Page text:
myDisplayF = displayF (setFont "fixed" .
                       setBackgroundColor "green")
If we want to have buttonF customisable in the same way, we define the additional class:
class HasKeyEquiv a  where
   setKeyEquiv :: (ModState,Key) -> Customiser a
The button module defines
newtype ButtonF = Pars [ButtonFParams]
and makes it abstract, as well as defining instances for font, colours and hot-keys. Note that the instance declarations for font and colours will look exactly the same as for the display parameters! (We can reuse the constructor name Pars as long as we define only one customisable fudget in each module.) In the Fudget library implementation, we have used cpp macros to simplify the implementation of customisable fudgets and avoid code duplication.

We can now customise both the display fudget and the button fudget, if we want:

myFudget = displayF setMyFont >+< buttonF (setMyFont.setMyKey) "Quit"
   where setMyFont  = setFont "fixed"
         setMyKey   = setKeyEquiv ([Meta],"q")
If we do not want to change any default values, we use standard, which does not modify anything:
standard :: Customiser a
standard p = p

standardDisplayF = displayF standard

30.2 Naming conventions for the customisable GUI fudgets

The GUI fudget library is designed so that when you start writing a fudget program, there should be as few distracting parameters as possible. Default values will be chosen for colour, fonts, layout, etc. But a customisable fudget must inevitably have an additional argument, even if it is standard. We use short and natural names for the standard versions of GUI fudgets, without customisation argument. So we have
buttonF :: String -> F Click Click
buttonF = buttonF' standard

buttonF' :: Customiser ButtonF -> String -> F Click Click
buttonF' = ...

displayF :: F String a
displayF = displayF' standard

displayF' :: Customiser DisplayF -> F String a
displayF' = ...
and so on. This way, a programmer can start using the toolkit without having to worry about the customisation concept. Later, when the need for customisation arises, just add an apostrophe and the parameter. One could also have the reverse convention and use apostrophes on the standard versions, something that sounds attractive since apostrophes usually stand for omitted things (in this case the customiser). But then a programmer must learn which fudgets are customisable (and thus need an apostrophe), even if she is not interested in customisation.

30.3 Dynamic customisation

Apart from specifying parameters in the program text, most parameters can in fact be changed dynamically, if needed. Therefore, each customisable fudget comes in a third variant, which is the most expressive. Their names end with two apostrophes. These dynamically customisable fudgets allow customisers as input messages in addition to the usual message type:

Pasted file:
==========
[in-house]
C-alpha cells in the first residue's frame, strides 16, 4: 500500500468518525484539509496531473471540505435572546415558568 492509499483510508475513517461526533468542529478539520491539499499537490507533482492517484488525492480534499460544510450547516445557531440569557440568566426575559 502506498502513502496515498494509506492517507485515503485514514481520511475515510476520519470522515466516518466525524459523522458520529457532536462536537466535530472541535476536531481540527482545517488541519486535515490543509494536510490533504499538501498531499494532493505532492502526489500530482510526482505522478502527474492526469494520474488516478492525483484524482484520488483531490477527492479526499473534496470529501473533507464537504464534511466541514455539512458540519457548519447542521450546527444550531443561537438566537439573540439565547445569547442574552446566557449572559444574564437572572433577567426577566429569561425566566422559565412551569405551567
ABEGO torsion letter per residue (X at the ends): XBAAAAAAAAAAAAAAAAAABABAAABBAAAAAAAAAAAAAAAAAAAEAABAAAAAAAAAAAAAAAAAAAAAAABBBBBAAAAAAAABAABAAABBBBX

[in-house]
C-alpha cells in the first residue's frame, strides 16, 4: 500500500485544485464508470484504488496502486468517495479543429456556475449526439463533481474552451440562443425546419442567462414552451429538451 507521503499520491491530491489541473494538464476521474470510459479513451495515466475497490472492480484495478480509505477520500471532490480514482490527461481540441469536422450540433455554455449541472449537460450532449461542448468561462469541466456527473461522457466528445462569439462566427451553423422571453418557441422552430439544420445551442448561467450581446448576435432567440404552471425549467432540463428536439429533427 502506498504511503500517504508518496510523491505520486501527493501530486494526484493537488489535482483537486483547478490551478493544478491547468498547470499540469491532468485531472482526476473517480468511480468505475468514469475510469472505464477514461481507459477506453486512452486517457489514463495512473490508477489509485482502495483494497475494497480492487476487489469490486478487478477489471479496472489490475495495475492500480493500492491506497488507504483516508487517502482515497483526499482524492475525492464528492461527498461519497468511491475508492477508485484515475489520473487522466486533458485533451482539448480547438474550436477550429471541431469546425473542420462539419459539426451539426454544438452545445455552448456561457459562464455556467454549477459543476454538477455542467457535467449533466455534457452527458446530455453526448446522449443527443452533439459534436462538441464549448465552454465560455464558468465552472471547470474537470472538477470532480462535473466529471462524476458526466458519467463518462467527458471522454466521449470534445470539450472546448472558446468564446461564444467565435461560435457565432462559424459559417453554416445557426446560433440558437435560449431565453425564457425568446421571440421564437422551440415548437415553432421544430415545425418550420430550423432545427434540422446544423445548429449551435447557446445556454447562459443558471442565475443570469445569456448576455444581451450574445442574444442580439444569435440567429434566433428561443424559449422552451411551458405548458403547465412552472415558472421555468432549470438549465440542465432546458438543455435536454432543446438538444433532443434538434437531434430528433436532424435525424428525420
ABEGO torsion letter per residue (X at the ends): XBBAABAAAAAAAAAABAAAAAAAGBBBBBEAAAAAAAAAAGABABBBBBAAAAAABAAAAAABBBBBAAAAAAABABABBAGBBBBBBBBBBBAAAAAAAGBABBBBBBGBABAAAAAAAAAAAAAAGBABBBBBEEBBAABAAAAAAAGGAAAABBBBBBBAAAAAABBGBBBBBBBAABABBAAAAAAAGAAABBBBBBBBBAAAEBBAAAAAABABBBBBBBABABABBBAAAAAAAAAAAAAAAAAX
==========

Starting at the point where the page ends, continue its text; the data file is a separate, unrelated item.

type CF p a b = F (Either (Customiser p) a) b
As an example, the button and the display fudgets can be dynamically customised:
buttonF'' :: Customiser ButtonF->String->CF ButtonF Click Click
displayF'' :: Customiser DisplayF -> CF DisplayF String a

30.4 Discussion

Collecting all parameters in a customiser rather than using a high arity function has a number of advantages:The last point is an advantage even when compared to what you can do in languages with support for default values for parameters.

In the X Windows system, customisation is done via a resource database, where the application can lookup values of various parameters. The database is untyped, that is, all values are strings, so no static type checking can be performed. With our customiser solution, parameters are type checked. In addition, the compiler can check that the parameters you specify are supported by the fudget in question, whereas parameters stored in the resource database are silently ignored if the are not supported.

Disadvantages with this method, as compared to such languages, are that

We used lists of parameters in the implementation of customisers:

newtype DisplayF = Pars [DisplayFParams]
data DisplayFParams = ...
An alternative would be to use record types instead:

data DisplayF = Pars { font::FontName,
                       foregroundColor, backgroundColor :: ColorName }

instance HasFont DisplayF where setFont f p = p { font=f }
This would make it easier to extract the values of the various parameters in the implementation of the customisable fudgets. A possible disadvantage with this representation is that in the implementation of dynamically customisable fudgets, it would be more difficult to tell what parameters have actually been changed. With the list representation, only the parameters that have been changed occur in the list.